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Cinnamon: Sweet Wood

Cinnamon, with its heady, woody scent that perfumes the air when sprinkled on French Toast and Apple Pie was once more prized than silver!

Fotolia_44168012_Subscription_Monthly_XXLCinnamon is one of the world’s most ancient spices. From the earliest times, it has been prized as a perfume, a spice, a digestive and as an embalming ointment. The ‘sweet wood’

(kayu manis), as cinnamon is known in Indonesia, was once the most expensive spice in the world competing with black pepper for that distinction.

The word cinnamon is derived from the Hebrew and Arabic term amomon or the Greek kinnámōmon, meaning fragrant spice plant.  In some countries of South Asia and the Middle East it is referred to as dalchini or darchini, which means Chinese wood (dar = wood).

Cinnamon, usually sold as thin dried quills or rolls, is the inner bark of a tree of the laurel family. The bark is peeled off with long curved knives into thin long strips and left to ferment for 24 hours. Left to dry in the sun for a few days, it curls up into the familiar light coloured quills or rolls. While many varieties of cinnamon grow in India, the West Indes  and South America,  the best cinnamon is found in Sri Lanka.

Cinnamon (Cinnamomum verum or zeylanicum) is often confused with cassia (Cinnamomum cassia), its less distinguished cousin. Sometimes called Chinese cassia, or false cinnamon, cassia is as ancient as cinnamon, but lacks its delicate aroma and flavour.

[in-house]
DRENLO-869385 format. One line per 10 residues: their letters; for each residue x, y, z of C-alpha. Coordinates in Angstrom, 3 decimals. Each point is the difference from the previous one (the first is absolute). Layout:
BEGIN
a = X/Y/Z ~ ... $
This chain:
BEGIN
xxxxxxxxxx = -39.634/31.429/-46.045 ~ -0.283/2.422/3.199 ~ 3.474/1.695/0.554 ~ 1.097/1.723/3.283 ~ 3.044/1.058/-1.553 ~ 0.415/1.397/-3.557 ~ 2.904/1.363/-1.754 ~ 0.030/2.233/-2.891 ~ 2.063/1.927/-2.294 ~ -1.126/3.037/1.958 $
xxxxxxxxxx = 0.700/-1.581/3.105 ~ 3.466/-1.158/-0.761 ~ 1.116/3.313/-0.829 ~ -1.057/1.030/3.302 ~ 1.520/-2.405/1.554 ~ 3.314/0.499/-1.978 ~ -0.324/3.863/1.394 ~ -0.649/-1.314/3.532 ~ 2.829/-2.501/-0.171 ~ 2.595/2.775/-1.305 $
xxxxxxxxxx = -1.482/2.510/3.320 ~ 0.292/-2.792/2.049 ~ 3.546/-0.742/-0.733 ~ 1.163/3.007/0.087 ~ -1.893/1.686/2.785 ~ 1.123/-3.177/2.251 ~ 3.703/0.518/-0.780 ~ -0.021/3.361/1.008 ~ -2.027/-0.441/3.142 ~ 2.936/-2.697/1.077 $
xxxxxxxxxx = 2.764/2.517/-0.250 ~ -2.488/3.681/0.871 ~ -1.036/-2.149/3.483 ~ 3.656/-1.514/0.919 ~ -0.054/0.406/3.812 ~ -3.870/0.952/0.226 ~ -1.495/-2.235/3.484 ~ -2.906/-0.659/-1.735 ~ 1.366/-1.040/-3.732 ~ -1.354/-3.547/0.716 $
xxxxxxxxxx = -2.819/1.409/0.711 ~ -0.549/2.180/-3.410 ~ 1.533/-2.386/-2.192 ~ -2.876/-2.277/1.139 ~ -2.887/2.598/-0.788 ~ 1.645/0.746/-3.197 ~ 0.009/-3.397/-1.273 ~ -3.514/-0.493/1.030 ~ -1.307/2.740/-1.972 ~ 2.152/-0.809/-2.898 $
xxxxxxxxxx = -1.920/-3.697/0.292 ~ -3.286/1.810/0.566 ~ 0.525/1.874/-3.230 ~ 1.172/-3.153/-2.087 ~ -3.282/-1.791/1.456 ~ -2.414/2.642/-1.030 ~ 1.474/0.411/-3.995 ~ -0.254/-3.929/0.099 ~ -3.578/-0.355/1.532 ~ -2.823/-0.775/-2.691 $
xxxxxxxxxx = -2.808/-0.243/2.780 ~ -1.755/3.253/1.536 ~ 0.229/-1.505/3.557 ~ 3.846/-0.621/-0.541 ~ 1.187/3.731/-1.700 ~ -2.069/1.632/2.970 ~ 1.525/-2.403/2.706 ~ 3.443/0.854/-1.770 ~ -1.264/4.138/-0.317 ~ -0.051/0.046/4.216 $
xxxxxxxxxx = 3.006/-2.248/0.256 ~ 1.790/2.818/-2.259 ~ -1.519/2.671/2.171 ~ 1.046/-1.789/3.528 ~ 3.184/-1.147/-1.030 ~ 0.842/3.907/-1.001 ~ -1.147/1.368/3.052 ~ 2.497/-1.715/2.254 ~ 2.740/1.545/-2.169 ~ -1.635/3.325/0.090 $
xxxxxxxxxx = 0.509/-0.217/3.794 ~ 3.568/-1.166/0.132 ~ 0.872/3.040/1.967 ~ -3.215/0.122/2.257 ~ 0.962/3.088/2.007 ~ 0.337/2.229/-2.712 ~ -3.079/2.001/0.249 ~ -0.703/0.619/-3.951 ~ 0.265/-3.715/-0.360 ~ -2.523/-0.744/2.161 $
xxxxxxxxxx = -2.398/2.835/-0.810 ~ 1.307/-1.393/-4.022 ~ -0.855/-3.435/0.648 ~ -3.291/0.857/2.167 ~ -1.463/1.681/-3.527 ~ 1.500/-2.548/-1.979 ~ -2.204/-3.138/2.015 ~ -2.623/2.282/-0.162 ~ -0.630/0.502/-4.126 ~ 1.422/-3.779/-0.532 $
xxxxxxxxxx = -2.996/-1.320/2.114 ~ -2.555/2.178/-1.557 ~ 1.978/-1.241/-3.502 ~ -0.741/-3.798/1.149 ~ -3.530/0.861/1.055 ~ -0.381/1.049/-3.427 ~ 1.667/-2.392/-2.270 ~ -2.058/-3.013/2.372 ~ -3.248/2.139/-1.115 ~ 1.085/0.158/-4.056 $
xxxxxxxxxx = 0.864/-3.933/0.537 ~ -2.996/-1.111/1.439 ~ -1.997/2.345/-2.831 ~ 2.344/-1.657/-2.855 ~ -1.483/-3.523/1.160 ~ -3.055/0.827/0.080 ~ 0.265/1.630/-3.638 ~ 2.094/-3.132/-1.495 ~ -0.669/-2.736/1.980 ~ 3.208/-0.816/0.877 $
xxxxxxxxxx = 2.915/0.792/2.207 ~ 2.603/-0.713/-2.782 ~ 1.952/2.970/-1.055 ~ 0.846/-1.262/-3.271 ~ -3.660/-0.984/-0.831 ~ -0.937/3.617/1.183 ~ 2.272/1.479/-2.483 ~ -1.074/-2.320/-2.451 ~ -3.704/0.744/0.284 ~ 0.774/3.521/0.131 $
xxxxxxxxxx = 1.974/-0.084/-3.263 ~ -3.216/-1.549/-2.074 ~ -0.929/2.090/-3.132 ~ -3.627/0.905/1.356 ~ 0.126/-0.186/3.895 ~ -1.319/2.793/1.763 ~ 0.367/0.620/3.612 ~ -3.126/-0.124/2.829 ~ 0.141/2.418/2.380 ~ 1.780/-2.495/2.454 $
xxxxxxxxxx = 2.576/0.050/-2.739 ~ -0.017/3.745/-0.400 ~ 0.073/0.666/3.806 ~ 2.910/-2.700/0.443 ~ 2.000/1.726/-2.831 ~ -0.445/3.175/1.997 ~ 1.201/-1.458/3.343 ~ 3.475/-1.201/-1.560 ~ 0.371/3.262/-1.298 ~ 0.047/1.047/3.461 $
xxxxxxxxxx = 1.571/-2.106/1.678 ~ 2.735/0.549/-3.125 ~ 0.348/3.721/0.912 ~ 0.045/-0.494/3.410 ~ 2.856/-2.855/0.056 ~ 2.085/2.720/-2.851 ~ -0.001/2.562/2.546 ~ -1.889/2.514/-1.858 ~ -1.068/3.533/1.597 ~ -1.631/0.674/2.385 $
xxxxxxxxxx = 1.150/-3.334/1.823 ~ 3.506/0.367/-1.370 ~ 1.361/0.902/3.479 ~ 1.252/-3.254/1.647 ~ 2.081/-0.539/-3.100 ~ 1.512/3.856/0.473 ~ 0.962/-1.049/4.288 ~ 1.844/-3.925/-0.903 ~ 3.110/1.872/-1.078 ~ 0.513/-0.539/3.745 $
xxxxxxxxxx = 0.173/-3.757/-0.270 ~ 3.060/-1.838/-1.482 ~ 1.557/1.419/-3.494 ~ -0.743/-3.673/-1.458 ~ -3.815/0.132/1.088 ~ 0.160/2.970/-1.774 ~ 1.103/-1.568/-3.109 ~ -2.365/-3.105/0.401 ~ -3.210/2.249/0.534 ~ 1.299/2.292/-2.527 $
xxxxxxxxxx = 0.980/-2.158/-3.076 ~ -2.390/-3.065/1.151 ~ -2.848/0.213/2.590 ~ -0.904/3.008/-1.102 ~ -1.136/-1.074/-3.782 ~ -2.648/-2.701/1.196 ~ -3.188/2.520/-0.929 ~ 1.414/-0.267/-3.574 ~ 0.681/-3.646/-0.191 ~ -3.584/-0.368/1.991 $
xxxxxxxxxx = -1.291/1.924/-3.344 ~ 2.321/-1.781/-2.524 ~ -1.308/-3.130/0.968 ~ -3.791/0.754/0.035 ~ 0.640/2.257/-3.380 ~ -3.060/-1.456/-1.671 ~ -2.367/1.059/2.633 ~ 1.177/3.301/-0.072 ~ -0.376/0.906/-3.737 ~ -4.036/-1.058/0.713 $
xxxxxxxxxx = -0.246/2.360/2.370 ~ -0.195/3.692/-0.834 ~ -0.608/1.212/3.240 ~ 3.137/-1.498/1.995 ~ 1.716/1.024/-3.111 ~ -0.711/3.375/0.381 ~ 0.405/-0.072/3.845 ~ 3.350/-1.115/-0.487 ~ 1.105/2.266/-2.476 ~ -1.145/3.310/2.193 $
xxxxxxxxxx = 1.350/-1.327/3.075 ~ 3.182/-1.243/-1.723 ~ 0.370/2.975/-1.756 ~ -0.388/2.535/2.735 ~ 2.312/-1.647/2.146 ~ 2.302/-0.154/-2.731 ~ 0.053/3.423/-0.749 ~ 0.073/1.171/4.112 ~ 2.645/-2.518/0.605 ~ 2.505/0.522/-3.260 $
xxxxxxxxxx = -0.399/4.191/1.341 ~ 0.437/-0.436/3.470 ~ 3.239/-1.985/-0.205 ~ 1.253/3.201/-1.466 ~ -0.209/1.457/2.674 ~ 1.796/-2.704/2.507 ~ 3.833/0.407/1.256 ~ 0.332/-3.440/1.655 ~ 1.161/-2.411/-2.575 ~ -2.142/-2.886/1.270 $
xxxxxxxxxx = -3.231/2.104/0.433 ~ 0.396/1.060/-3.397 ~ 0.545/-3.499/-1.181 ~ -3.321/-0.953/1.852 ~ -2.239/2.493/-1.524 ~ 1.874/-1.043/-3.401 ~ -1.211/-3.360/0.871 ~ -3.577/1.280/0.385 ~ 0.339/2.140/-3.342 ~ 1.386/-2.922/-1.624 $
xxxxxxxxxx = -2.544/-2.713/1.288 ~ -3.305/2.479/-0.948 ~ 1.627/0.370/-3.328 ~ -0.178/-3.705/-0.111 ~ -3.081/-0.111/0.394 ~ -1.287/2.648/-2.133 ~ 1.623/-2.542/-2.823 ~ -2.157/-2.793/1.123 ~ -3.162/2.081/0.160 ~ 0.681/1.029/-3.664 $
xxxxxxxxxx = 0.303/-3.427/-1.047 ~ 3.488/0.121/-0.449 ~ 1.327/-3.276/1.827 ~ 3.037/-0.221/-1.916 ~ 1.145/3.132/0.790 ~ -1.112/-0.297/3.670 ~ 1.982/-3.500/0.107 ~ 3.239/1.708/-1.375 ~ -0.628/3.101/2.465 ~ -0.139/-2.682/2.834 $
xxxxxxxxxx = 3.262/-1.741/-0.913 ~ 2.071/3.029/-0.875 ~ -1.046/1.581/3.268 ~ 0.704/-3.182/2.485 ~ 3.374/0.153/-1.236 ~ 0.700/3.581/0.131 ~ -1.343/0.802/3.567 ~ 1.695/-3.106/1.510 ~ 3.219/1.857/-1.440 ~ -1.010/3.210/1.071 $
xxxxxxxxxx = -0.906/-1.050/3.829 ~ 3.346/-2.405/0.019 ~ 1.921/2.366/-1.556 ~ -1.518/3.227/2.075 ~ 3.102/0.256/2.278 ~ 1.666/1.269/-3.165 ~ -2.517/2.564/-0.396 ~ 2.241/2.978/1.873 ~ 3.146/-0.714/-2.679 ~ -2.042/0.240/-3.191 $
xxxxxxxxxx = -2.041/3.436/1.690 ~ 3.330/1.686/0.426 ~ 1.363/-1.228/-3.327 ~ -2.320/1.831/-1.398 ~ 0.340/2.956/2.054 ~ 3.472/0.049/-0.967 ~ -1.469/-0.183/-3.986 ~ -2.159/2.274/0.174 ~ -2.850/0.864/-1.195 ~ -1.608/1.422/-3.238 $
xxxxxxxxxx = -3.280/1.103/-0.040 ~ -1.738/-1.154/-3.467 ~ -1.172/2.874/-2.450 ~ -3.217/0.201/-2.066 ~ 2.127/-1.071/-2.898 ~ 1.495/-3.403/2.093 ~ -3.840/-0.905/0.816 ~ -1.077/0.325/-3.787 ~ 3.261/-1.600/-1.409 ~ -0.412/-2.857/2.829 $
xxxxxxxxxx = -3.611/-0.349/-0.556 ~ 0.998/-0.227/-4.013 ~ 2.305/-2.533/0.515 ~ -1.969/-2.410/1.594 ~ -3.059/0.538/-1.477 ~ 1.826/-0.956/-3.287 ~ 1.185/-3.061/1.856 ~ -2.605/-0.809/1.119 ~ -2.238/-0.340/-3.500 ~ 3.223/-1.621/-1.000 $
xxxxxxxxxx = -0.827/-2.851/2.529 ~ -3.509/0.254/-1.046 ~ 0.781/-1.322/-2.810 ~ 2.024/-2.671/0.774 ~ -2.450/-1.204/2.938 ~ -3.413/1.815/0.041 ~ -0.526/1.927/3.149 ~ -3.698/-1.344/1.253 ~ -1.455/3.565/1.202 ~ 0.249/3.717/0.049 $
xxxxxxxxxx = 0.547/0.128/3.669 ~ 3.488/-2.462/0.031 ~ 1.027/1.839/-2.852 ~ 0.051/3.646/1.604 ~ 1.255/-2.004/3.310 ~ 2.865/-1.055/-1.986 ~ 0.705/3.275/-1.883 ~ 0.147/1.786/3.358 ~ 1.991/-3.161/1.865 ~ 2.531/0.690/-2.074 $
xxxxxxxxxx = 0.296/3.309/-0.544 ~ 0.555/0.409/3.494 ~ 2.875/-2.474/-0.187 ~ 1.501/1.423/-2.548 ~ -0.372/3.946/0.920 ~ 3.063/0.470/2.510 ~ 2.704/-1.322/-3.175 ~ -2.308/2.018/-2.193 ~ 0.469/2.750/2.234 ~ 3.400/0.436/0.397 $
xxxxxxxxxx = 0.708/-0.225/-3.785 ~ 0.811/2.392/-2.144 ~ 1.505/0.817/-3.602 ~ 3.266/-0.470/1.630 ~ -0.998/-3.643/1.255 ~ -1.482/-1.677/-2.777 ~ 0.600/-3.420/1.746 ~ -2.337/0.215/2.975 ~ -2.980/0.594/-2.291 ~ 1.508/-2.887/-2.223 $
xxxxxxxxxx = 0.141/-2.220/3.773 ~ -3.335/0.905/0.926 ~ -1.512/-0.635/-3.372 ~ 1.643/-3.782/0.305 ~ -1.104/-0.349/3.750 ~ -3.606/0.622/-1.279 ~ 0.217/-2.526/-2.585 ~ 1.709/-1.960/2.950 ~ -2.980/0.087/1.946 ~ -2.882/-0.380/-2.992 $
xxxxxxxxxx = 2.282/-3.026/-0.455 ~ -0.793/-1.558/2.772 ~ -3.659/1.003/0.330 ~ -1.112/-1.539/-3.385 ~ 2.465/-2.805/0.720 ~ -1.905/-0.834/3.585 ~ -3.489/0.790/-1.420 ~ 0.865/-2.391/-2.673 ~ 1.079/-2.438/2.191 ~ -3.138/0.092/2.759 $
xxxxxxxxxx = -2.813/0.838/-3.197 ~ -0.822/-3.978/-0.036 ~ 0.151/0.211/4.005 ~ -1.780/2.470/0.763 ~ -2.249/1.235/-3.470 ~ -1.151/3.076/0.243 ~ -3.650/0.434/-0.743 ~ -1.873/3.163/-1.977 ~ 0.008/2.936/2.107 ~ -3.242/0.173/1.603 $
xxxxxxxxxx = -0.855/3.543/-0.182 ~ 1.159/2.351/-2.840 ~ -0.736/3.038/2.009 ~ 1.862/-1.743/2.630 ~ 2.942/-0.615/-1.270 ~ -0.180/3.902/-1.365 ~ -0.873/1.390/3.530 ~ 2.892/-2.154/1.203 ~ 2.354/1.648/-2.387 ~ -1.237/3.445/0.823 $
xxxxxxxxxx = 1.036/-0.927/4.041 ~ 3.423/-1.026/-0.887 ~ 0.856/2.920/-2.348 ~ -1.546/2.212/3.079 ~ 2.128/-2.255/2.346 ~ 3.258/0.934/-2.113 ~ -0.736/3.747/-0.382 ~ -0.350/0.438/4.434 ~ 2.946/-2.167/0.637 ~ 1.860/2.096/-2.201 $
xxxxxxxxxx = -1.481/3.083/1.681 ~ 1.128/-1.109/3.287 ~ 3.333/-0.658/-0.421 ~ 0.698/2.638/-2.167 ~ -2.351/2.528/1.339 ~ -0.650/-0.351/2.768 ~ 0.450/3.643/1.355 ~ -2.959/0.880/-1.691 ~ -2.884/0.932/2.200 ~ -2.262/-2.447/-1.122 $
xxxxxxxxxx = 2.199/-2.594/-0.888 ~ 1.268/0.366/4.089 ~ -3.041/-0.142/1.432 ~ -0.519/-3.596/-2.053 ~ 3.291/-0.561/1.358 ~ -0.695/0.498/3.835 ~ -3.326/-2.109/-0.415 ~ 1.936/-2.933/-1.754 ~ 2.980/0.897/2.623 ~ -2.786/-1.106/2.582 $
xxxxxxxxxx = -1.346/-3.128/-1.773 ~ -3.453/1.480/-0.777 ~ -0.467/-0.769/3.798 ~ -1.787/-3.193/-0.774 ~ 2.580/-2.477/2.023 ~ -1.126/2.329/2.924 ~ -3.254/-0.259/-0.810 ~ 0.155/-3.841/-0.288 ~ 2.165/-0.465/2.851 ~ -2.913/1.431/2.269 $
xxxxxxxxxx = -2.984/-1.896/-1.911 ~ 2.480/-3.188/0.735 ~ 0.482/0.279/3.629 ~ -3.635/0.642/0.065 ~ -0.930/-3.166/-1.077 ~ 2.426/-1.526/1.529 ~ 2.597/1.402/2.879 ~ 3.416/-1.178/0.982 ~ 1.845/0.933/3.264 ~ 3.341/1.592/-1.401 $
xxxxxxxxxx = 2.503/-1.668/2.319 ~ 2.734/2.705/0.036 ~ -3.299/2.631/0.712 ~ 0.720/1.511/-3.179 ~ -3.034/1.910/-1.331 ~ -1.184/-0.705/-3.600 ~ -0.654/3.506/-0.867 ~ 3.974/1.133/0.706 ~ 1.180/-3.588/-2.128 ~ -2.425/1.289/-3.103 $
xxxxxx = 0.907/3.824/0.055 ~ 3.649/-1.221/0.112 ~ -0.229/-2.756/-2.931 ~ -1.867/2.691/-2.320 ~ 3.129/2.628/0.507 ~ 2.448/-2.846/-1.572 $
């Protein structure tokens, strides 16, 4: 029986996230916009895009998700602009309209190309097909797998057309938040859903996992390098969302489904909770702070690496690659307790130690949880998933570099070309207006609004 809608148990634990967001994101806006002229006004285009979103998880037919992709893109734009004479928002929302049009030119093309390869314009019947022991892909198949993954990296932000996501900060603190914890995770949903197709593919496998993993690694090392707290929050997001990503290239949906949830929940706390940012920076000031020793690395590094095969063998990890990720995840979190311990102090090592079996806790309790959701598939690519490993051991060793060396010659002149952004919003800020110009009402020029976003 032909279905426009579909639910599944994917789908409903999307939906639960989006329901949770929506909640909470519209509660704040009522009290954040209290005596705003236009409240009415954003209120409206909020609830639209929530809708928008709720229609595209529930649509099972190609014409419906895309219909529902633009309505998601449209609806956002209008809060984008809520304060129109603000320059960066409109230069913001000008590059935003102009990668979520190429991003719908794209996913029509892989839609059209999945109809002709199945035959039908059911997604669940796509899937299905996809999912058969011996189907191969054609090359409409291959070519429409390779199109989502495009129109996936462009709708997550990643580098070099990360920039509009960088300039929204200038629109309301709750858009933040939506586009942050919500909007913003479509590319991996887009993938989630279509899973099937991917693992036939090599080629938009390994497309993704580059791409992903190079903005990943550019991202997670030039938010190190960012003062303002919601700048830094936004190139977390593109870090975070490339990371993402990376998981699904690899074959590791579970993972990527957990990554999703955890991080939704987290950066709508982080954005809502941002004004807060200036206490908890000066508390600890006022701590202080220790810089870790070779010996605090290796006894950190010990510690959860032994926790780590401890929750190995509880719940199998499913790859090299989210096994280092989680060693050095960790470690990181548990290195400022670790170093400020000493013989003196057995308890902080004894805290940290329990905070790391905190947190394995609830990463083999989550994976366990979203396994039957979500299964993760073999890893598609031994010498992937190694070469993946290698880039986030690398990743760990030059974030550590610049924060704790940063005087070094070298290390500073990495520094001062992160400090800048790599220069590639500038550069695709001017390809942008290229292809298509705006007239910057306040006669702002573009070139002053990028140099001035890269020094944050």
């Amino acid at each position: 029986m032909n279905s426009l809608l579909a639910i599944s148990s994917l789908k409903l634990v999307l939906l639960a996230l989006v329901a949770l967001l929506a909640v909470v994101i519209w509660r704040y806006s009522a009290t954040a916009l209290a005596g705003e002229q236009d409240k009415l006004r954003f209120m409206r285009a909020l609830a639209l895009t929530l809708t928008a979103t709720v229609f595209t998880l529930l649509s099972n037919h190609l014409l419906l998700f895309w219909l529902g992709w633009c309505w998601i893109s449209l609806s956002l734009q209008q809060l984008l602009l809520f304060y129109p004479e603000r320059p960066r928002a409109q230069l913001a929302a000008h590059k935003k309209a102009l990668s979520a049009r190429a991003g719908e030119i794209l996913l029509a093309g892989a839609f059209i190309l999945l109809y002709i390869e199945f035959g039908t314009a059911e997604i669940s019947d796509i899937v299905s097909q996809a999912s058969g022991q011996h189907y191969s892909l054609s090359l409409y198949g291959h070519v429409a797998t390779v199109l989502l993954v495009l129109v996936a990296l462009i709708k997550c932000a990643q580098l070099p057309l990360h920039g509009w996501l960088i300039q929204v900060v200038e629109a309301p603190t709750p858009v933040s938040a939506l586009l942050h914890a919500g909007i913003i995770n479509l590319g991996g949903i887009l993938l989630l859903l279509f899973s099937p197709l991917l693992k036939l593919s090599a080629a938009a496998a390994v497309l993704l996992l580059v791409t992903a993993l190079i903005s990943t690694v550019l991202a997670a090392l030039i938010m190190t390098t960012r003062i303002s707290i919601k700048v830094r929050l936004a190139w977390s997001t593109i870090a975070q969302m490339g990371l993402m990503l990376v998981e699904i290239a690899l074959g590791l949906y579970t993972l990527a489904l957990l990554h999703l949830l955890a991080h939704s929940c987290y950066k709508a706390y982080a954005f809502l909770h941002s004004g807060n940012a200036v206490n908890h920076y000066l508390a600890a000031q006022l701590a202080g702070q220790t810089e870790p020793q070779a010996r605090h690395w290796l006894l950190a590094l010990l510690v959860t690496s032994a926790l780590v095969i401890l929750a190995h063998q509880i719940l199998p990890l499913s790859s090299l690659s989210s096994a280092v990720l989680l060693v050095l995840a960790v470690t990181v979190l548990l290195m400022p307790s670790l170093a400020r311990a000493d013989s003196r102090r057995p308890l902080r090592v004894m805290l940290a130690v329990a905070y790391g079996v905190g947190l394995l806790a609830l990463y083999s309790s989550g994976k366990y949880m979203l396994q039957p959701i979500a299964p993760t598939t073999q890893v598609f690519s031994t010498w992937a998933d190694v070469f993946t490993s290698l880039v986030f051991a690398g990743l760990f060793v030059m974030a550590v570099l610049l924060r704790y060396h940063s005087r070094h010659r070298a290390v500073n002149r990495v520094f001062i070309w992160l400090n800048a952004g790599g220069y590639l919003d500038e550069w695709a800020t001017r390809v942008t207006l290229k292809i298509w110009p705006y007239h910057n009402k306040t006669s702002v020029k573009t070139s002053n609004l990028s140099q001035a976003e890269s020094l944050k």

Cassia is sold as hard strips of bark. It grows widely in China and Indonesia and together with real cinnamon travelled with other spices and aromatics on the spice route from

China to the Middle East. Arab traders were responsible for introducing both spices to the Middle East and then Europe, where they soon became prized ingredients in those cuisines with only the wealthy able to afford the exotic spice.

Today, both cinnamon and cassia are freely available and important ingredients in everyday Arabian spice mixes such as Bahraat and Ras El Hanout, dishes such as tagines, kebabs and koftehs, and sweets like semolina and rice puddings, and cakes.

In Europe and England cinnamon flavours pies, breads and desserts such as poached fruit, steamed fruit puddings, fruit cakes, fruit pies (think apple pie) and breads. Mexican and Caribbean food is also flavoured liberally with cinnamon.

Cinnamon adds a deliciously sweet, spicy note to warm drinks like hot chocolate and winter beverages. Three ingredients that have a special affinity for cinnamon are honey, apples and chocolate. Sprinkle a dusting of cinnamon on any dessert that contains any of these three ingredients and you have a winner!

– CookeryPlus Team

RECIPE

CINNAMON-ROLLS-Fotolia_14859395

Cinnamon Rolls

Written by FourPlus Technology